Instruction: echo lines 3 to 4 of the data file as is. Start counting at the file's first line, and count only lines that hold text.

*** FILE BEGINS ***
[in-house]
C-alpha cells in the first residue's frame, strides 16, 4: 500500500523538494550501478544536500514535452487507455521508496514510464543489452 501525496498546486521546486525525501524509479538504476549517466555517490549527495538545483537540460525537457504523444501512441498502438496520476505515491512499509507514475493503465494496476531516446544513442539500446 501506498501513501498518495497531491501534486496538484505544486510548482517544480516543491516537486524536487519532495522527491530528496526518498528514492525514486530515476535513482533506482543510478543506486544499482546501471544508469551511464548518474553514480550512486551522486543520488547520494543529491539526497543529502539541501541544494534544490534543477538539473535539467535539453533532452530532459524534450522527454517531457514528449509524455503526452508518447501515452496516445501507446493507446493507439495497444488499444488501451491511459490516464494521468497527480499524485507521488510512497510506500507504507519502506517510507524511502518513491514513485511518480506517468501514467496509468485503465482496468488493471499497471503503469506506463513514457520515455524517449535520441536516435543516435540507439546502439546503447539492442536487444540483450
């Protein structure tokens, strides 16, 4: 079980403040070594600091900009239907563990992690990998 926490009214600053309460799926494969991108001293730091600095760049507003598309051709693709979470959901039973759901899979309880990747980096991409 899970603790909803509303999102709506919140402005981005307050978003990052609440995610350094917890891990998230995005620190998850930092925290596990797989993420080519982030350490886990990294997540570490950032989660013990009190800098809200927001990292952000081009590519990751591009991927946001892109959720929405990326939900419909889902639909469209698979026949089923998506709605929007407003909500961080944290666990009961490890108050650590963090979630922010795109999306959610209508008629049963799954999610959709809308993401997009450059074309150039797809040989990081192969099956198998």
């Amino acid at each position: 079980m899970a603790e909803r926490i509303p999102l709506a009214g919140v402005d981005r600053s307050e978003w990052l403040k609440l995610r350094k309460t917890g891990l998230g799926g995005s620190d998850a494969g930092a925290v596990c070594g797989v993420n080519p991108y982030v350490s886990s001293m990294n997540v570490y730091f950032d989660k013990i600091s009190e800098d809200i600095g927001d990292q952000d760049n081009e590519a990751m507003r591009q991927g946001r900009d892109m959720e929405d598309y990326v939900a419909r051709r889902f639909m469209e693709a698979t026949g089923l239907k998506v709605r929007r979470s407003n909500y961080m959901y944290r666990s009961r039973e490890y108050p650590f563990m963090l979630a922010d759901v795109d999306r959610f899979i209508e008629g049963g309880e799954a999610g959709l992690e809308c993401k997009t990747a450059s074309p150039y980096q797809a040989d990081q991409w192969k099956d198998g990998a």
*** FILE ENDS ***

């Protein structure tokens, strides 16, 4: 079980403040070594600091900009239907563990992690990998 926490009214600053309460799926494969991108001293730091600095760049507003598309051709693709979470959901039973759901899979309880990747980096991409 899970603790909803509303999102709506919140402005981005307050978003990052609440995610350094917890891990998230995005620190998850930092925290596990797989993420080519982030350490886990990294997540570490950032989660013990009190800098809200927001990292952000081009590519990751591009991927946001892109959720929405990326939900419909889902639909469209698979026949089923998506709605929007407003909500961080944290666990009961490890108050650590963090979630922010795109999306959610209508008629049963799954999610959709809308993401997009450059074309150039797809040989990081192969099956198998």
């Amino acid at each position: 079980m899970a603790e909803r926490i509303p999102l709506a009214g919140v402005d981005r600053s307050e978003w990052l403040k609440l995610r350094k309460t917890g891990l998230g799926g995005s620190d998850a494969g930092a925290v596990c070594g797989v993420n080519p991108y982030v350490s886990s001293m990294n997540v570490y730091f950032d989660k013990i600091s009190e800098d809200i600095g927001d990292q952000d760049n081009e590519a990751m507003r591009q991927g946001r900009d892109m959720e929405d598309y990326v939900a419909r051709r889902f639909m469209e693709a698979t026949g089923l239907k998506v709605r929007r979470s407003n909500y961080m959901y944290r666990s009961r039973e490890y108050p650590f563990m963090l979630a922010d759901v795109d999306r959610f899979i209508e008629g049963g309880e799954a999610g959709l992690e809308c993401k997009t990747a450059s074309p150039y980096q797809a040989d990081q991409w192969k099956d198998g990998a």